After yesterday’s flight drama, I was just glad and thankful to be put on the next available flight to London. The flight went well; it was about a third full so there was lots of space. Virgin Atlantic was not half bad, really.
I arrived at Heathrow Airport around 11 in the morning. Needing to get some pounds for the tube, I later found all the ATMs at Terminal 3 out of cash! I had to exchange US dollars for pounds, and don’t get me started on the exchange rate!
I bought an Oyster card and added 20 pounds to it. The underground tube system is pretty easy to navigate once you look at the map and see where they all interchange. I had booked a hostel located 2 mins off King’s Cross St. Pancras, on Gray’s Inn Road, and so it was just a matter of taking the tube there; it was a direct journey on the Piccadilly line. The train ride took about 45 mins and it was a really interesting journey. The airport is situated in Zone Six and I remember learning in Geography class that the city has concentric zoning. As the train traversed through the zones into Zone One, it’s kind of neat to observe the changes from suburban to urban. A family of about seven dressed in Chelsea gear got on. Those were some interesting sights of my first hour in London.
I finally reached King’s Cross St. Pancras and it was quite an overwhelming station to be at initially. It is a major tube station that has six lines interchanging there, and also the rail station that connects to outer London and the rest of England as well.
I was starving by then, and spotted a Burger King across the street so I had lunch there. I found Ashlee House (which has since been renamed Clink 261) and checked in. It was my first time at a hostel and I was given a bed in a room for 10. There were five double-deck beds in a really tiny room, and a sink. It was bare, but it was enough. I counted that there were six other occupants at that time. The male bathroom was on another floor, but that wasn’t a problem. What was a problem was they don’t have hot water in the day time so I couldn’t take a bath. I unpacked a little, left my laptop in the safe and set out to Dominion Theatre at Tottenham Court Station for Hillsong Church‘s 2:30 pm service.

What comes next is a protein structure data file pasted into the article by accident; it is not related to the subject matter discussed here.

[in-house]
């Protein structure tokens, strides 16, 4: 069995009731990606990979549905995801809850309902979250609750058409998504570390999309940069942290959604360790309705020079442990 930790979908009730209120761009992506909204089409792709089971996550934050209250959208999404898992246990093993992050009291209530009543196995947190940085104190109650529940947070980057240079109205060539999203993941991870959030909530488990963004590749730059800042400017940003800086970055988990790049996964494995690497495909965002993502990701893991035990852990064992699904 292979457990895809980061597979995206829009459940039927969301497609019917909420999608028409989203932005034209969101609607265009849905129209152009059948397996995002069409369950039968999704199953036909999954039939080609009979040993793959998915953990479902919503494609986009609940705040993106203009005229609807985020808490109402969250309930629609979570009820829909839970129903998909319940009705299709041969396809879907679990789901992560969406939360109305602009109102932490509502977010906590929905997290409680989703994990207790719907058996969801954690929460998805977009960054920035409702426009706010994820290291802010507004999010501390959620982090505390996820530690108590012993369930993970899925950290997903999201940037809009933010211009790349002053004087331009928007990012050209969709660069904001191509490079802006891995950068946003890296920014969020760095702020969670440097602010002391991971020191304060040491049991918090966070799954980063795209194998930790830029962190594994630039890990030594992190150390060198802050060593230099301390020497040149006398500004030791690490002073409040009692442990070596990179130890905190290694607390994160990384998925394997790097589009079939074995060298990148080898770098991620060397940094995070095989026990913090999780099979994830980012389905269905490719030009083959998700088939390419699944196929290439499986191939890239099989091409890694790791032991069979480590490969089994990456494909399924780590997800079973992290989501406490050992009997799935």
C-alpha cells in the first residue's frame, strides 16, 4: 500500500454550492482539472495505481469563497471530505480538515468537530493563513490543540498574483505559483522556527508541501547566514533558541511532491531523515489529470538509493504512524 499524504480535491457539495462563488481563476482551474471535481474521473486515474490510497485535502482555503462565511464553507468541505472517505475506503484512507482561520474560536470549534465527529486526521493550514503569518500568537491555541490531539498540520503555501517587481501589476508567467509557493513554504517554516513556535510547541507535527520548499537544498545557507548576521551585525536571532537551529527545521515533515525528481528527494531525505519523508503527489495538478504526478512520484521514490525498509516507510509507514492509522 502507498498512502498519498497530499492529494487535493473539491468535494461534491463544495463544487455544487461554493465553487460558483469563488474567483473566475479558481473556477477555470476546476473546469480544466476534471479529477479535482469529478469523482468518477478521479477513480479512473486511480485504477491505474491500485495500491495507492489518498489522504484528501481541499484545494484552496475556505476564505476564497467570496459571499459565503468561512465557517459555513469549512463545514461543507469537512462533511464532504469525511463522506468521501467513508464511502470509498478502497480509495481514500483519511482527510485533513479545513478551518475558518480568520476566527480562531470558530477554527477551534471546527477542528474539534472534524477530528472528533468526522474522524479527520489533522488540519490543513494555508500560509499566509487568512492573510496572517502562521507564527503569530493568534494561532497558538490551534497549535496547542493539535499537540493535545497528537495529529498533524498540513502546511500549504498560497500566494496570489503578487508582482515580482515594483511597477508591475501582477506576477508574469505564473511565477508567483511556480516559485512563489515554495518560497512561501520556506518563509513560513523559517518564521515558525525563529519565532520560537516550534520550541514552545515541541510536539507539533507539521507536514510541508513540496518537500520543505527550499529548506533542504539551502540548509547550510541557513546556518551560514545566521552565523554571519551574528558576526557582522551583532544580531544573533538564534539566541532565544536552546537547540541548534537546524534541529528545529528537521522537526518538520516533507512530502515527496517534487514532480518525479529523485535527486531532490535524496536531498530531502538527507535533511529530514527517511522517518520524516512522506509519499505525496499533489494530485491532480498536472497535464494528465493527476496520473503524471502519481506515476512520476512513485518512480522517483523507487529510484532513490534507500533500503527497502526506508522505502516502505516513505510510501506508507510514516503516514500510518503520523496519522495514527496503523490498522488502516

The people at the church were really friendly and there was a good mix of nationalities. The service went well but I was jet lagged and couldn’t help dozing off several times during the sermon. The one thing I didn’t get was the never-ending applause for the band, who returned on stage and did one more song as an encore. It felt more like a concert than a church service.
After the service ended, I left for Covent Garden. It used to be a marketplace known as Convent Garden because a large fruit and vegetables garden was maintained by monks. The ‘n’ was later dropped due to a spelling misunderstanding. Today, it is known for being a shopping and entertainment district; the Royal Opera House is here, along with cafes, restaurants, and street performances as well.
After walking around Covent Garden, I didn’t have a plan as to where to go next so I decided to take a coffee break at Starbucks and plan an itinerary of some sort. It only struck me then that I hadn’t yet bought a map of London and so I found one that was pretty good. It was also then that I realized I had wandered onto the Strand, a street to the south of Covent Garden, running almost parallel to River Thames.
I walked down the Strand to Trafalgar Square and the sun was about to set. People were sitting on the steps in front of the National Gallery and enjoying the cool evening breeze. There were throngs of people snapping photos in front of Nelson’s Column, the fountains, the many statues and of course with the National Gallery.
After I was satisfied with the photos taken at Trafalgar Square, I walked down a street named The Mall that starts at Trafalgar Square, passes under the Admiralty Arch (pictured left) and then leads to the Buckingham Palace. The sun was setting and the city started to get more cozy from the warm hues of the street lights. I took a leisurely stroll through St. James’s Park and it was really nice because spring was starting and flowers were blooming. Walking through St. James’s Park, I saw the London Eye in the skyline beyond the Horse Guards.
I walked up Charing Cross Road towards Leicester Square and saw the TKTS booth for discounted musical tickets but decided that I would come back the next day to check out Phantom of the Opera tickets. Walked towards Chinatown and saw the usual sights of Japanese, Korean, Chinese, Thai and Vietnamese restaurants. I decided to have fish and chips at Rock and Sole Plaice on Endell Street. I found the place without too much trouble but it was crowded so I ordered fried haddock with salt and vinegar for takeaway. The chips here are much healthier than processed fries, but salt and vinegar is an acquired taste, I must say.
I was really sleepy from jet lag and a lack of rest the night before, so I decided to call it a night, but I walked about four tube stations from Holborn back to King’s Cross St. Pancras so that I could take in the night sights. Took about forty minutes of a stroll, which turned out to be a waste of time and effort; there wasn’t much to see actually.
I was the first to get back to the room and the other occupants were not back yet. I was just eager to get to bed and wake up early to make the most of the next day, and so that was it for my first night in London.